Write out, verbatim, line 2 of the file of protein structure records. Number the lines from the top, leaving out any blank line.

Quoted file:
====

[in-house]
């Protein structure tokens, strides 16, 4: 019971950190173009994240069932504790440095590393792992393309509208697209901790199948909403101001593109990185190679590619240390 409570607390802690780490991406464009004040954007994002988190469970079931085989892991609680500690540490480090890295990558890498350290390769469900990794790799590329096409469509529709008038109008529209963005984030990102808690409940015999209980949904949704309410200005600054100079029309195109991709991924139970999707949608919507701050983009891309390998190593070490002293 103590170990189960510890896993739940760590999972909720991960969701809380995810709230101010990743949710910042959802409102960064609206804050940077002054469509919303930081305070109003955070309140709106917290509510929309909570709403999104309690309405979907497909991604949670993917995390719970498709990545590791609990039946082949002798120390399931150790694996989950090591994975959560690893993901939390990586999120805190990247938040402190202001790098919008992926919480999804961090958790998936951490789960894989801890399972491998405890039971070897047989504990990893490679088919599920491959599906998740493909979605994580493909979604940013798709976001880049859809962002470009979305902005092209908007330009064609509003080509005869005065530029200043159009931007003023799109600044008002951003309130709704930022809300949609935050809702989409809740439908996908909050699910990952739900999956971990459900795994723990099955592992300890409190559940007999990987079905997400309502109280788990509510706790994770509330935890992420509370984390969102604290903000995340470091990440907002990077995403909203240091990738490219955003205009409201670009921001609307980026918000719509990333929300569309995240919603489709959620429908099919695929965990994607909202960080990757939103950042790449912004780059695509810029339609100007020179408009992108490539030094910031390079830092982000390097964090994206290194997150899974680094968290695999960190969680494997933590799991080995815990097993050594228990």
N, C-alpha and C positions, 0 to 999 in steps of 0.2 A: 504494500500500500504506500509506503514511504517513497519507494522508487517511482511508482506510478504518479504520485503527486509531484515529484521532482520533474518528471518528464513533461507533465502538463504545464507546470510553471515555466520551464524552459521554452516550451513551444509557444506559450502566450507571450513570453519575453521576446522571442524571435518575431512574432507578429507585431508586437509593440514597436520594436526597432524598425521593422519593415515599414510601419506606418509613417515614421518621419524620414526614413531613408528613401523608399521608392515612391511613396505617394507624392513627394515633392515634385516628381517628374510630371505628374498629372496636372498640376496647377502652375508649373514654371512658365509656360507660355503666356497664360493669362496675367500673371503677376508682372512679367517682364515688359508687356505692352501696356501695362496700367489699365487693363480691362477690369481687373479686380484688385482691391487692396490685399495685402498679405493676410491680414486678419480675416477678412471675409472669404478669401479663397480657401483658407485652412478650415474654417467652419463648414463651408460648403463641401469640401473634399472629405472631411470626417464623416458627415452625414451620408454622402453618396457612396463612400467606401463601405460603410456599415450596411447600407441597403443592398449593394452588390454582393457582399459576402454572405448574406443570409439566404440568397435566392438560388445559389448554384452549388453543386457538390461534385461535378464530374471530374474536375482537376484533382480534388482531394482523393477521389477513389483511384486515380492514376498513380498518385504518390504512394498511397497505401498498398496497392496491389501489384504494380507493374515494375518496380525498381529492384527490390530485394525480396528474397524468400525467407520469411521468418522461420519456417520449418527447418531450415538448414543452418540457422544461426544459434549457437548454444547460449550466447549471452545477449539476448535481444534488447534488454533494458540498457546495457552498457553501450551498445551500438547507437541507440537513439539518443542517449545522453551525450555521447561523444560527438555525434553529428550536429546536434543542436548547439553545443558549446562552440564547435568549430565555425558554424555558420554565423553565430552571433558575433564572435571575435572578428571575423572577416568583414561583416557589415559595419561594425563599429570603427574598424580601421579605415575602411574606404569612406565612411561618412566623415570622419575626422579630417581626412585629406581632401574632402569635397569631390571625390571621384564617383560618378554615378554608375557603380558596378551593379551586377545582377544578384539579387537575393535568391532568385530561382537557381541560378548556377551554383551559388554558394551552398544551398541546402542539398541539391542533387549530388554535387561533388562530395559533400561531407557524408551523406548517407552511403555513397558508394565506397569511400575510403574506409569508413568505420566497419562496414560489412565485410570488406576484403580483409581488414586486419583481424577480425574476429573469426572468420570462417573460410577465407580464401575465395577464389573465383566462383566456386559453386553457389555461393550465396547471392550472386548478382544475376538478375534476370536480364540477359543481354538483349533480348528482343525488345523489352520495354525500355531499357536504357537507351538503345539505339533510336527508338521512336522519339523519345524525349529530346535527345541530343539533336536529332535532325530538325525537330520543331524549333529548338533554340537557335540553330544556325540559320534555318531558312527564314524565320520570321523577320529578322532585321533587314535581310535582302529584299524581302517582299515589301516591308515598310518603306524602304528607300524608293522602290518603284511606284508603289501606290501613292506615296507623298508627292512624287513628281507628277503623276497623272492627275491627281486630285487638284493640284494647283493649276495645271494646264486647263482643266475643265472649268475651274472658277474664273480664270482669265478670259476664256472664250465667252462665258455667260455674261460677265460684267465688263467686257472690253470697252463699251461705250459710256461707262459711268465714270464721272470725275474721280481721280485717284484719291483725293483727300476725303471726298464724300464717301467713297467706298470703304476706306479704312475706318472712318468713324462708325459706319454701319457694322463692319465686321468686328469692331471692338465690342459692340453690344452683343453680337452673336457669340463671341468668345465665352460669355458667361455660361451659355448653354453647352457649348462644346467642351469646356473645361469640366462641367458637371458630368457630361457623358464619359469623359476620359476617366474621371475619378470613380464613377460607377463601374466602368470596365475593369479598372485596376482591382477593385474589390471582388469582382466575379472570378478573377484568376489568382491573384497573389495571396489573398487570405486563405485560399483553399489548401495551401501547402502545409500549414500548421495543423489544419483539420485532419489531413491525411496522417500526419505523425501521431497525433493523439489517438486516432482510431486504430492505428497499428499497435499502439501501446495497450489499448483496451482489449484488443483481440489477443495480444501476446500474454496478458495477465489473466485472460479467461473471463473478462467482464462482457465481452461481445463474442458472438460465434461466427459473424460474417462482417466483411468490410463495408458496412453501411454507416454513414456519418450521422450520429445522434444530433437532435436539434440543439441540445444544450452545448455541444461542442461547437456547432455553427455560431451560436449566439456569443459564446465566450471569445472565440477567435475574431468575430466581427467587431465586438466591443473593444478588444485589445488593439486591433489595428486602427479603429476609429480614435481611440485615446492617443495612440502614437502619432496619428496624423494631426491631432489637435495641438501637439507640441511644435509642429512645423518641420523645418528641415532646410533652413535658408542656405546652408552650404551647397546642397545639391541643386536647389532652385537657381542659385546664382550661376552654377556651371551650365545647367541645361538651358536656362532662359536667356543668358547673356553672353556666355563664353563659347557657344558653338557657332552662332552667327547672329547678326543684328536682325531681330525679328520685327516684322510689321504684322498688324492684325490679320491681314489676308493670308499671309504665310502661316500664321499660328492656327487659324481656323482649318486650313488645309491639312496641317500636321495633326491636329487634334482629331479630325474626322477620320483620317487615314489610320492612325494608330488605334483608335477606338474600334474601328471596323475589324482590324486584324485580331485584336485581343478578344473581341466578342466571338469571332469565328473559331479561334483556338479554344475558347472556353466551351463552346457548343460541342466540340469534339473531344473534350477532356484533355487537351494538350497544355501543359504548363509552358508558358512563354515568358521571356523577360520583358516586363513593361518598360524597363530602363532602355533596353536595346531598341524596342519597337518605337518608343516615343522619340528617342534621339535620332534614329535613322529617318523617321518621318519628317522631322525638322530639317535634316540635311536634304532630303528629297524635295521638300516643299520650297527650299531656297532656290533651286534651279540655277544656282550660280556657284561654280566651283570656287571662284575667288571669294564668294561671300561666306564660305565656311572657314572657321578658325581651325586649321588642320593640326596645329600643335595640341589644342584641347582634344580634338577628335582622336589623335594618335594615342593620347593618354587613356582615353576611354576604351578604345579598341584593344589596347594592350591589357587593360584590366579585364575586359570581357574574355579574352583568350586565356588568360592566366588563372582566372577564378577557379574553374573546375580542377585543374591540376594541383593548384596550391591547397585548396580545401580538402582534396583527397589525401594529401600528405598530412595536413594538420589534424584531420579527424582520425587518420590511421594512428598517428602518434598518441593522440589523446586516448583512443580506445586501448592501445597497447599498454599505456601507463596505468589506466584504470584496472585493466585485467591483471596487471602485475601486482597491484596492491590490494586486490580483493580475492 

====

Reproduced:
């Protein structure tokens, strides 16, 4: 019971950190173009994240069932504790440095590393792992393309509208697209901790199948909403101001593109990185190679590619240390 409570607390802690780490991406464009004040954007994002988190469970079931085989892991609680500690540490480090890295990558890498350290390769469900990794790799590329096409469509529709008038109008529209963005984030990102808690409940015999209980949904949704309410200005600054100079029309195109991709991924139970999707949608919507701050983009891309390998190593070490002293 103590170990189960510890896993739940760590999972909720991960969701809380995810709230101010990743949710910042959802409102960064609206804050940077002054469509919303930081305070109003955070309140709106917290509510929309909570709403999104309690309405979907497909991604949670993917995390719970498709990545590791609990039946082949002798120390399931150790694996989950090591994975959560690893993901939390990586999120805190990247938040402190202001790098919008992926919480999804961090958790998936951490789960894989801890399972491998405890039971070897047989504990990893490679088919599920491959599906998740493909979605994580493909979604940013798709976001880049859809962002470009979305902005092209908007330009064609509003080509005869005065530029200043159009931007003023799109600044008002951003309130709704930022809300949609935050809702989409809740439908996908909050699910990952739900999956971990459900795994723990099955592992300890409190559940007999990987079905997400309502109280788990509510706790994770509330935890992420509370984390969102604290903000995340470091990440907002990077995403909203240091990738490219955003205009409201670009921001609307980026918000719509990333929300569309995240919603489709959620429908099919695929965990994607909202960080990757939103950042790449912004780059695509810029339609100007020179408009992108490539030094910031390079830092982000390097964090994206290194997150899974680094968290695999960190969680494997933590799991080995815990097993050594228990």